His Defining Work

Writers block. “Not now”, he thought. With so much to say and now the words failed him.

He’d been a writer for over two decades. Had some pieces published in bottom shelf rags as well as a few articles in his hometown daily; The Effort. He had a piece on theater published in Variety and was very proud of it until a little introspection revealed that it was the venue rather than the quality of his endeavor that fueled his pride. Then the worth of it seemed to sour. To his credit, he’d always remained freelance instead of selling out to the need for a paycheck. He had the credentials, but writing was his passion and he knew that a job in the field would be only that; a job. A labor.

Now he sat before the monitor, fingers poised over the keypad and stalled. He’d gotten out of bed, taken a shower and shaved. He put on clean but comfortable clothes planning to write the most profound work of his career. A personal piece but powerful. He certainly had an amplitude of fuel for this piece, but the impetus remained aloof.

He got up and poured himself a small glass of Gentleman Jack (neat) that he’d been saving for a special occasion. This morning qualified, even though it was barely past 9:00 am. “it’s five o’clock somewhere,” he rationalized and sat down at the computer with fresh resolve and typed ‘November fourth, 2008…’ and there he sat, frozen in the moment as flaccid and non-prolific as a ninety year old cock.

Should he italicize? No, he had an aversion to italics as if they were some contrived quasi-neon billboard screaming; “Look at me! I AM WORTHY”. He knew it was just a personal idiosyncrasy but it stood there boldly, nonetheless.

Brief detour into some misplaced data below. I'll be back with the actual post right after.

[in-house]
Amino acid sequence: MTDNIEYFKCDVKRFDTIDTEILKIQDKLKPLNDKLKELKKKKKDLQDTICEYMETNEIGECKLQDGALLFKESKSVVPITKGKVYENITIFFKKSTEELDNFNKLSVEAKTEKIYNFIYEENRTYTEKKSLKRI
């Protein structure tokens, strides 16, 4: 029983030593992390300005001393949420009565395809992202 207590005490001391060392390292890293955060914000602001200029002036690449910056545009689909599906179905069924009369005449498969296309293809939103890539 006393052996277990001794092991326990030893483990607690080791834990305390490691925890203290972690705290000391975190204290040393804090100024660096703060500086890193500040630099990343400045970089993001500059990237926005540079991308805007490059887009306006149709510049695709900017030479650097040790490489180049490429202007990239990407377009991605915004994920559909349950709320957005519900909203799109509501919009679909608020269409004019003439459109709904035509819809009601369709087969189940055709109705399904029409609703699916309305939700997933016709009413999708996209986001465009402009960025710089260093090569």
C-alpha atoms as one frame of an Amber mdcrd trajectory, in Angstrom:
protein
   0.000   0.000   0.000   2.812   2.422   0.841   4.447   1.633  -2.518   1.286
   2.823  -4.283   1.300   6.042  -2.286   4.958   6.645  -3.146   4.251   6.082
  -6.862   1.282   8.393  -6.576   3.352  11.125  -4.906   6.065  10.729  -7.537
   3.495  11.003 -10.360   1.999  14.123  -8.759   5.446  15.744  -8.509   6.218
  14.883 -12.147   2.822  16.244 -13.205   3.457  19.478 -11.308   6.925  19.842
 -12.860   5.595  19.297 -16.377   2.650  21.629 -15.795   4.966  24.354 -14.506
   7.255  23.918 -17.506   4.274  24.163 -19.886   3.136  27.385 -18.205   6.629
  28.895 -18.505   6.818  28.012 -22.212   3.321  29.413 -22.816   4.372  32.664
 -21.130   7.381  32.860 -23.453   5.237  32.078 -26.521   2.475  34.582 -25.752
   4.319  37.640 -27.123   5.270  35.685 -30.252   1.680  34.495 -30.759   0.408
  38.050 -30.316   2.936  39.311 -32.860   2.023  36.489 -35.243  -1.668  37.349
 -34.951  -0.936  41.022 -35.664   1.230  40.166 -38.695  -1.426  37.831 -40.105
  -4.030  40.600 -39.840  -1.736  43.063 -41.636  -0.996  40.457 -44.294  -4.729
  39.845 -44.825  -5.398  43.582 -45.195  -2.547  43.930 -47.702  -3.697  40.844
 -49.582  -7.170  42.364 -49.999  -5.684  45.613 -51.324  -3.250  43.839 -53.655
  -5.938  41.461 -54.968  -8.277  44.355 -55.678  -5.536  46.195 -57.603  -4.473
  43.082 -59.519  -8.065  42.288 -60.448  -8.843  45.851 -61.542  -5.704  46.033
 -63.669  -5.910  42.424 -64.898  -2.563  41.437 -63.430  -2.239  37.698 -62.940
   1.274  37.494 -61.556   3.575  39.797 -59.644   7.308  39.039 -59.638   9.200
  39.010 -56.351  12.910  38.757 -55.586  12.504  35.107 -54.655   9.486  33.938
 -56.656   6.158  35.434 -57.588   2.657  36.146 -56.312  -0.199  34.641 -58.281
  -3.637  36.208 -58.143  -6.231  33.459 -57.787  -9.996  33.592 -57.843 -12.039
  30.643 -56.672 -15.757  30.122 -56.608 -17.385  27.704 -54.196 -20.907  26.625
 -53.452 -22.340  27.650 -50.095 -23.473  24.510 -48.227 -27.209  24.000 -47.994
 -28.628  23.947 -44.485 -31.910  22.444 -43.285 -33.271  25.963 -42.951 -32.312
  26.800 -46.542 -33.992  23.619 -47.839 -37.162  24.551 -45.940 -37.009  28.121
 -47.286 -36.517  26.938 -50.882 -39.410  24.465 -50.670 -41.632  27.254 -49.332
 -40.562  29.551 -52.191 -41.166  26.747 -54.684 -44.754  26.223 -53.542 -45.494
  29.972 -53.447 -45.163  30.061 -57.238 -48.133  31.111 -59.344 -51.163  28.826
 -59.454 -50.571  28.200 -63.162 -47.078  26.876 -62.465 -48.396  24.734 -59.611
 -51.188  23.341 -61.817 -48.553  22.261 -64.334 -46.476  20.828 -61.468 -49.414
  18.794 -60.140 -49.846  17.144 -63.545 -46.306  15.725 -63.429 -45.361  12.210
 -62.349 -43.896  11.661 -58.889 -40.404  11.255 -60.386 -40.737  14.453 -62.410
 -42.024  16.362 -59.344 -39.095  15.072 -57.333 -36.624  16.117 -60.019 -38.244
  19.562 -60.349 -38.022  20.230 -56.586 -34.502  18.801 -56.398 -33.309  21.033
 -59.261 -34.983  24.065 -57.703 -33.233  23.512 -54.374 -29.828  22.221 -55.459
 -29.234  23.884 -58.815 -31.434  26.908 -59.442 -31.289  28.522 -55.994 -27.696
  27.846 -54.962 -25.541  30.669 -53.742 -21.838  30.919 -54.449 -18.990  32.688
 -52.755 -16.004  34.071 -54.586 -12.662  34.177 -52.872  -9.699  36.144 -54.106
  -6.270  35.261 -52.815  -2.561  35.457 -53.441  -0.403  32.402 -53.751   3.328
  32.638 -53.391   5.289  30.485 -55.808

He swilled down the bourbon (always his poison) and poured another. Back at the computer things were not burgeoning. So much he wanted to say; needed to pour out. He’d been thinking on this piece for some time and knew he couldn’t force it if it wouldn’t flow on it’s own. He peered at the clock on the monitor-9:38 am. He could still make it to work at the supermarket if he left now.

“Oh well”, he said aloud, “Maybe tonight the juices will flow”. He saved what he’d started, turned off the computer and straightened up his desk. He arose, grabbed his keys, patted the top of the desk and said, “Maybe later…”

Lastly, he opened the right top drawer of the desk and slid the Colts 45 caliber semi-automatic securely inside and closed the drawer.

His Defining Work

George Yesthal

Brodheadsville, United States

Artist's Description

Saved by the bell… or the lack thereof.

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